What nobody mentioned—not the announcer, not the kids, not the smiling parents—was that Wild, who graduated from the local high school and trained on nearby Mt. Hood, didn’t win his double gold for Team USA. He won it for Russia, and there are photos of him with Vladimir Putin to prove it.

How did our town come to celebrate a Russian champion? Continue reading

Going Once, Going Twice

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423286736_06177b6366_zSpring is in the air, and with it comes the cha-ching of candy-bar sales. Of jogathons. Of hordes of students (and their parents) trying to raise money for books, for field trips, for the art program that’s on the chopping block, for scholarships.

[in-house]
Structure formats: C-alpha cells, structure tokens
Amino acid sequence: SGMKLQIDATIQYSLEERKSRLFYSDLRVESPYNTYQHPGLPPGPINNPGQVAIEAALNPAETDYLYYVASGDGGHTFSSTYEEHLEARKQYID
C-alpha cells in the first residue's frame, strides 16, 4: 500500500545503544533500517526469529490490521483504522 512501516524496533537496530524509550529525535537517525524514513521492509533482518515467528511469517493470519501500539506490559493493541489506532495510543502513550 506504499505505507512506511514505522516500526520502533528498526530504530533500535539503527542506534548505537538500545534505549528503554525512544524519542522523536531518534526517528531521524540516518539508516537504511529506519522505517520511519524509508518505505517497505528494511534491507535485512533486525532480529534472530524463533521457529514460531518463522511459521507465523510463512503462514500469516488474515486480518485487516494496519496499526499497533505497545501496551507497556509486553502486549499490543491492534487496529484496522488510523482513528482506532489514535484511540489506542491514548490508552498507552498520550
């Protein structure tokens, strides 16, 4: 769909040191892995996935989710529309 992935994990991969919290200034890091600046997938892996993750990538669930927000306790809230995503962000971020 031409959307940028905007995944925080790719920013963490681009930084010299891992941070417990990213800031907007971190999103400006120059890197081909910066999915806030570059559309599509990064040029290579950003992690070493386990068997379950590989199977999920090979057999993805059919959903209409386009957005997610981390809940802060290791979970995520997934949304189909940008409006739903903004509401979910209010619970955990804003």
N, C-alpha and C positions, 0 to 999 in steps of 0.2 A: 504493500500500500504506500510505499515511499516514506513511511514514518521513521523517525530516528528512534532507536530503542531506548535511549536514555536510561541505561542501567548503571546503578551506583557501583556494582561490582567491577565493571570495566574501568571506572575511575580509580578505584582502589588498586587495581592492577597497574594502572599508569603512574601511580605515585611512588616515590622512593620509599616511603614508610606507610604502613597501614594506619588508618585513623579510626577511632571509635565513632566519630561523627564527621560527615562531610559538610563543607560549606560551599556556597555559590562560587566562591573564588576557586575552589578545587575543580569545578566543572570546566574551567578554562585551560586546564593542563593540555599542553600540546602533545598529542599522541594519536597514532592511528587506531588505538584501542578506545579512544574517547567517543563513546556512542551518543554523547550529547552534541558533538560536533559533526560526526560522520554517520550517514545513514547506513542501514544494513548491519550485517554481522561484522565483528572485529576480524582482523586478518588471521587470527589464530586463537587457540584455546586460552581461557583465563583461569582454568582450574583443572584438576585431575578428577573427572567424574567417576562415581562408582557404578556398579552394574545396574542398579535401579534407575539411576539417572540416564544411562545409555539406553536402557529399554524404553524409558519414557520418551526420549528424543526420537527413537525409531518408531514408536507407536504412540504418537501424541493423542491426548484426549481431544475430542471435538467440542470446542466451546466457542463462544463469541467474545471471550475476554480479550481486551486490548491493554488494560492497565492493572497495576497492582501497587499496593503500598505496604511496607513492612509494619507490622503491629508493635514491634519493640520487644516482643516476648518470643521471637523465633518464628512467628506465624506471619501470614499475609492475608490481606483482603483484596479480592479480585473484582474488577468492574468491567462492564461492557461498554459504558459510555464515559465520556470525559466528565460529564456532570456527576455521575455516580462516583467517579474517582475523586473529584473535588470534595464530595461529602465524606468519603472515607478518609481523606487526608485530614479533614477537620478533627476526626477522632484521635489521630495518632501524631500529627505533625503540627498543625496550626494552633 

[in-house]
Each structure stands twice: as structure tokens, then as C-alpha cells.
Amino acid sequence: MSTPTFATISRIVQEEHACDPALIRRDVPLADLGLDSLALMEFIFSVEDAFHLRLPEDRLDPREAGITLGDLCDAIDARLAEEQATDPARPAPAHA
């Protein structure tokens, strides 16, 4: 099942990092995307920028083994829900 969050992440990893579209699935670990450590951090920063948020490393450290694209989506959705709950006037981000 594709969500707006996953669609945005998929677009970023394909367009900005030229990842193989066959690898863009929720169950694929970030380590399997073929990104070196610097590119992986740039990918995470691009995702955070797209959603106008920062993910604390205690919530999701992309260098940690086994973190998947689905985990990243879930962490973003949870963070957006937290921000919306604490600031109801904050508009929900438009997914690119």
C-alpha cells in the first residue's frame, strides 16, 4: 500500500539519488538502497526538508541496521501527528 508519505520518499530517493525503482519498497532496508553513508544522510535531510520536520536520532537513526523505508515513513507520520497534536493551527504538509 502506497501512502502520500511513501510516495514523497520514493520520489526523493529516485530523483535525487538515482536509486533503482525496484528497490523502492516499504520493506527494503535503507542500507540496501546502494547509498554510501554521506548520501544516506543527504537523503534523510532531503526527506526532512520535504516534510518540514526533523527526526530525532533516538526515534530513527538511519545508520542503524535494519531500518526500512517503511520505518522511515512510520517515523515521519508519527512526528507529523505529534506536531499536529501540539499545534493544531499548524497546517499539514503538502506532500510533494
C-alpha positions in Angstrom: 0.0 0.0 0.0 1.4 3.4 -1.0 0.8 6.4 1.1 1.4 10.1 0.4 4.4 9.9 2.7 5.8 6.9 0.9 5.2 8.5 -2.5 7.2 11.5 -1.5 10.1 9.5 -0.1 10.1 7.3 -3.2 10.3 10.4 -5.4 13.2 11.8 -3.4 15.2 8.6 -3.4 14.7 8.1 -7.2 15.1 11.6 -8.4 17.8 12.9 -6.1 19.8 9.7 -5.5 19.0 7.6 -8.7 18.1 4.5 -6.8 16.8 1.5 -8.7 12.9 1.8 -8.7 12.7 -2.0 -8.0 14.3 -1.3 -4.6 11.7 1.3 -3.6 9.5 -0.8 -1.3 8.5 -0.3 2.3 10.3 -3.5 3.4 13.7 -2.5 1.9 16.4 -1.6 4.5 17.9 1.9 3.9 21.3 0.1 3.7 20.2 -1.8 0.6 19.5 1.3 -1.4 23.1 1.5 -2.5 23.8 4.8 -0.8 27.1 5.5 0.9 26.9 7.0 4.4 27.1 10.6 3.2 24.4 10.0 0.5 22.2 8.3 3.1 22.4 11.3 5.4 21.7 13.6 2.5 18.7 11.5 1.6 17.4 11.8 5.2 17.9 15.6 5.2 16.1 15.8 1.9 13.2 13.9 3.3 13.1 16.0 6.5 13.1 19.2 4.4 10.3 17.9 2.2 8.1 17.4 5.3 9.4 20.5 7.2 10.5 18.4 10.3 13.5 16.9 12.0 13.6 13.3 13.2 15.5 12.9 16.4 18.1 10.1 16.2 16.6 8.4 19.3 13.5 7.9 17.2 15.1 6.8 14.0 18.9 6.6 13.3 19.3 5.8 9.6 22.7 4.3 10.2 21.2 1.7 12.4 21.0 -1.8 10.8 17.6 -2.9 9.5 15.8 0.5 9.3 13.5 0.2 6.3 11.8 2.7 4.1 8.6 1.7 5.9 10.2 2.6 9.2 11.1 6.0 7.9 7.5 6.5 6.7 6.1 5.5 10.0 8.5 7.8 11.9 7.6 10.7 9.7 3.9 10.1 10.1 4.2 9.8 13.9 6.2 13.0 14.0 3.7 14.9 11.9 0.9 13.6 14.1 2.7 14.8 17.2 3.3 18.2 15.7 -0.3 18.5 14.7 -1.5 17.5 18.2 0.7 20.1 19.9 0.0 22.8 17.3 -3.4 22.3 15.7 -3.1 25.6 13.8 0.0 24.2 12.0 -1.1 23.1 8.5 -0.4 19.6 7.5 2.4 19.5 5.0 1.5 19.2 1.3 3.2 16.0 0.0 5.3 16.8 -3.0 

In some places there are also auctions. Here, we have themed auctions where you dress as gypsies and aging rock stars. We have silent auctions, in which you hover around sheets of paper in front of gift baskets, writing down your bid. We have live auctions, where you—well, I’ve never been to one, but I imagine people start by demurely raising numbers into the air and then, as the night wears on, hollering uncontrollably at the auctioneer. This isn’t Sotheby’s, after all. This is preschool. Continue reading